Kathriona Devereux: It was nice to meet you Sophia, but I’m wary of technology too

Becoming more aware of technology’s persuasive power and the impact it has on all aspects of our lives is increasingly important in the face of so much technological change, so says Kathriona Devereux
Kathriona Devereux: It was nice to meet you Sophia, but I’m wary of technology too
Kathriona Devereaux with Sophia.

LAST week, I met Sophia the Robot at the Pendulum Summit in Dublin’s Convention Centre.

The summit is a two-day motivational conference that aspires to inspire attendees for the year ahead. Lord Alan Sugar of TV’s The Apprentice fame and TV adventurer Bear Grylls were the star speakers this year and Sophia the Robot was one of the quirkier presentations. She was invited to spark a conversation about our relationship with technology and where humanity is going with our development of robotics and artificial intelligence.

Sophia is a celebrity robot — she has met the movie star Will Smith, appeared on This Morning in the UK and has addressed the United Nations. She is the creation of a team of people at Hanson Robotics in Hong Kong, has an expressive human-like face, and is programmed to respond to questions and even crack jokes (not very good ones!).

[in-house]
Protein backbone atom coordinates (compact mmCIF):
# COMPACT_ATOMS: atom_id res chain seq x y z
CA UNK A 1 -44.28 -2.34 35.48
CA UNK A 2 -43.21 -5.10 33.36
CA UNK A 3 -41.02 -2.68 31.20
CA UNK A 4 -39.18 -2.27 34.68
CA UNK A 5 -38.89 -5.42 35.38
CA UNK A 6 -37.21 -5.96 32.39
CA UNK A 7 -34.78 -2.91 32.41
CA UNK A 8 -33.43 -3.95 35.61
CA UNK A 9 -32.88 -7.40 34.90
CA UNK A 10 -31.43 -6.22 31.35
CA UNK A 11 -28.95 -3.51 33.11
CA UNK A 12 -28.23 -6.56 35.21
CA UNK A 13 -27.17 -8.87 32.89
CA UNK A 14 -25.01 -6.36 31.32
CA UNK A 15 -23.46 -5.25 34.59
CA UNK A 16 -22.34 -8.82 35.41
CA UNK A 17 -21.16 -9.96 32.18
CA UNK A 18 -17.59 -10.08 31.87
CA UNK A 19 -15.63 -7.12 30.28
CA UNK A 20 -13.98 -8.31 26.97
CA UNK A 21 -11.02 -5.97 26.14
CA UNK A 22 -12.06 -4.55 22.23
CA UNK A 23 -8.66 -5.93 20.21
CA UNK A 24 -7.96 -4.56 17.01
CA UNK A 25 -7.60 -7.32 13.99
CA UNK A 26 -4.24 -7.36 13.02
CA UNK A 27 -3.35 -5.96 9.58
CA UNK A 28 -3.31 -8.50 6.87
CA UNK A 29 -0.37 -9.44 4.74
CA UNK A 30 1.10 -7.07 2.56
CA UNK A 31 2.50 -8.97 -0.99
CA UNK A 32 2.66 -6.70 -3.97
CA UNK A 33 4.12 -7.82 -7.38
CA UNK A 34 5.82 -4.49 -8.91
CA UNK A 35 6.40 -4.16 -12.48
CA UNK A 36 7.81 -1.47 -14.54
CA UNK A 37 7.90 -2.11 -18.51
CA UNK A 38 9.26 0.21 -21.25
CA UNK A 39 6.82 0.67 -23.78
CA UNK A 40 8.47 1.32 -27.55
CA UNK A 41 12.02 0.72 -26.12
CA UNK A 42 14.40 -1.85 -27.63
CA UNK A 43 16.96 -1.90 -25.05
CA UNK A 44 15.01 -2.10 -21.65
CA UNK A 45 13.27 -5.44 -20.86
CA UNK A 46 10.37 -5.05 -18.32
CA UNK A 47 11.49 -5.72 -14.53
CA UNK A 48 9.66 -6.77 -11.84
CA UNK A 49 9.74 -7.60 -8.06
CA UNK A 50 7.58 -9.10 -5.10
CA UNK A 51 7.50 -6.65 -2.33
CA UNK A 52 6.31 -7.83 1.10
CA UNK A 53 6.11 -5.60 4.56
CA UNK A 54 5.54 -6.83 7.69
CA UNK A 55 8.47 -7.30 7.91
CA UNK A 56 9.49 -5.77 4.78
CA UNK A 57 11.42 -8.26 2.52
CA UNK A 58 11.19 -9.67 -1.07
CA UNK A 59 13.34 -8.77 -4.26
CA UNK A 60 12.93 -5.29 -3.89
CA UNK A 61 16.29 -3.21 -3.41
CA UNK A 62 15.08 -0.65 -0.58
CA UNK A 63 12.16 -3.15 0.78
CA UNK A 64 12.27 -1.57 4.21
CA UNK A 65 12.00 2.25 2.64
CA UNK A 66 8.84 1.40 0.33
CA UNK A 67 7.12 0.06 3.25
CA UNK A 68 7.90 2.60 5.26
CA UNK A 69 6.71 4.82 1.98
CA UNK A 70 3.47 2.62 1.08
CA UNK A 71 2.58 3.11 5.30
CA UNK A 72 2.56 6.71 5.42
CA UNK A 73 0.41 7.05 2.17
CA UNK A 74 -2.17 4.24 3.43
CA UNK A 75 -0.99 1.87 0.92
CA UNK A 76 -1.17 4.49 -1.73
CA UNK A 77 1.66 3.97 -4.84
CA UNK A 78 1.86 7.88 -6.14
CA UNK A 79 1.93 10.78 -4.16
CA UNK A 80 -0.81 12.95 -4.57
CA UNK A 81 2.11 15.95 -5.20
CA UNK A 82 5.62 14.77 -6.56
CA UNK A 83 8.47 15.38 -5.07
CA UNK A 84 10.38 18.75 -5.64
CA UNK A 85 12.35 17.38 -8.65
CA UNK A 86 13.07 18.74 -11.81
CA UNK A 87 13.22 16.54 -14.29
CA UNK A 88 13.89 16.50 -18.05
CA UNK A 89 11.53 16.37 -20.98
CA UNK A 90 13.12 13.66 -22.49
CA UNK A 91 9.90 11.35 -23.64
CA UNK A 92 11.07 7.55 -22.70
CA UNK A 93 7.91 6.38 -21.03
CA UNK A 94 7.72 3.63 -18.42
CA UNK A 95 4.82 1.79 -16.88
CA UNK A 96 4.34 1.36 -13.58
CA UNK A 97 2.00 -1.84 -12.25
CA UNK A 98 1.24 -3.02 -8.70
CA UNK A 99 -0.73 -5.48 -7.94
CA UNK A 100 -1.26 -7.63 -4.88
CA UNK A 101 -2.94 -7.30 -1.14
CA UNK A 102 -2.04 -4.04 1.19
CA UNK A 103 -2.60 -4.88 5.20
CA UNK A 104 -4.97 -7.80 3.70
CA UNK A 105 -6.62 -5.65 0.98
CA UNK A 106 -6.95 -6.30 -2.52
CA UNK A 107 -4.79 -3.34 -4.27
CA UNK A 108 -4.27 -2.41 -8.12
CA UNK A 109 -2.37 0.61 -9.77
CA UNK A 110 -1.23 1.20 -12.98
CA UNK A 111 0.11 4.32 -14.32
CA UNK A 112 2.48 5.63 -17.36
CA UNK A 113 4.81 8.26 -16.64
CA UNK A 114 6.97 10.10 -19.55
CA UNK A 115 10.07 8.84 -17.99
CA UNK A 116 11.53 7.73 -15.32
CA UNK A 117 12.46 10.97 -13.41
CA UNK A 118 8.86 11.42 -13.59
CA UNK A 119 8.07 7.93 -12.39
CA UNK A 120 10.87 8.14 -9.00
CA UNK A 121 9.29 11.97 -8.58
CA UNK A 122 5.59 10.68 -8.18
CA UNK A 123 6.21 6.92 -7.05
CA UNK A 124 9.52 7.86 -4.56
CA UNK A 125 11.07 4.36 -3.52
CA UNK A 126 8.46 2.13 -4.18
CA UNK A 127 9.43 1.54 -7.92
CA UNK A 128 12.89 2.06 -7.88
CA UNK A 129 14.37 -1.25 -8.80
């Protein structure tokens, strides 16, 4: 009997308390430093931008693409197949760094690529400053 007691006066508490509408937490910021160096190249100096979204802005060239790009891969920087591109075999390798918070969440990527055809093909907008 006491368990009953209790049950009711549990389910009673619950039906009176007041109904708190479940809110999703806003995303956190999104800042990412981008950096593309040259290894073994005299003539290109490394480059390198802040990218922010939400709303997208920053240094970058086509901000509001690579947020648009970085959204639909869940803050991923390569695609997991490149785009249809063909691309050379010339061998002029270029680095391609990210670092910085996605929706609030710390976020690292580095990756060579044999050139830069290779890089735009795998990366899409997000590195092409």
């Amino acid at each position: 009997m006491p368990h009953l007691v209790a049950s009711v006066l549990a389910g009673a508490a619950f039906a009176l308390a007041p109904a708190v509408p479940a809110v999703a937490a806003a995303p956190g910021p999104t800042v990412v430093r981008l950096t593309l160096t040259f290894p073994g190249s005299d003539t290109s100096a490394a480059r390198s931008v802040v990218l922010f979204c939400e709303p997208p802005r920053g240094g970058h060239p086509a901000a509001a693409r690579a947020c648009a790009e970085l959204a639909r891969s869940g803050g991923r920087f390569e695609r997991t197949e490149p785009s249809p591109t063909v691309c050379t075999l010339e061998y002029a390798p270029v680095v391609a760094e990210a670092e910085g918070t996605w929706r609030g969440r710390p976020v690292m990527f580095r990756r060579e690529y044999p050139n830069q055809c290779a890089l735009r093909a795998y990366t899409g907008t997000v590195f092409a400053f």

I was sharing the stage with her to discuss the wider issues of robotics, artificial intelligence (AI) and Big Data. I have met a few robots over the years and I’m fascinated by how data science and technology are changing the way we live, work and interact with each other.

The first proper robot I met was Honda’s Asimo robot in 2005 in Tokyo. He was a cute, white, 4ft humanoid robot. He was the first successful biped robot (walking on two legs is quite a difficult skill to replicate!) and famously kicked a soccer ball to President Obama.

More recently I had Ireland’s most famous robot, Stevie the Robot, on a TV show about positive ageing.

Stevie is the result of years of work by Professor Conor McGinn and his team at Trinity College Dublin and was on the cover of TIME magazine last year because it’s hoped that Stevie will be commercialised to work in nursing homes as a companion robot who carries out simple tasks.

LIFE-LIKE: Sophia the Robot on stage at the Pendulum Summit in Dublin last week.
LIFE-LIKE: Sophia the Robot on stage at the Pendulum Summit in Dublin last week.

The question that is always asked about robots is — will they take over the world? Lots of robots have artificial intelligence built in to help them perform their tasks autonomously, but some people, including Stephen Hawking and technology entrepreneur Elon Musk, have expressed concern about the development of artificial intelligence, and the possibility of it surpassing human intelligence and threatening human existence.

AI scientists write algorithms that solve complex problems and ‘learn’ from the experience of solving lots of problems or being exposed to lots of information or data.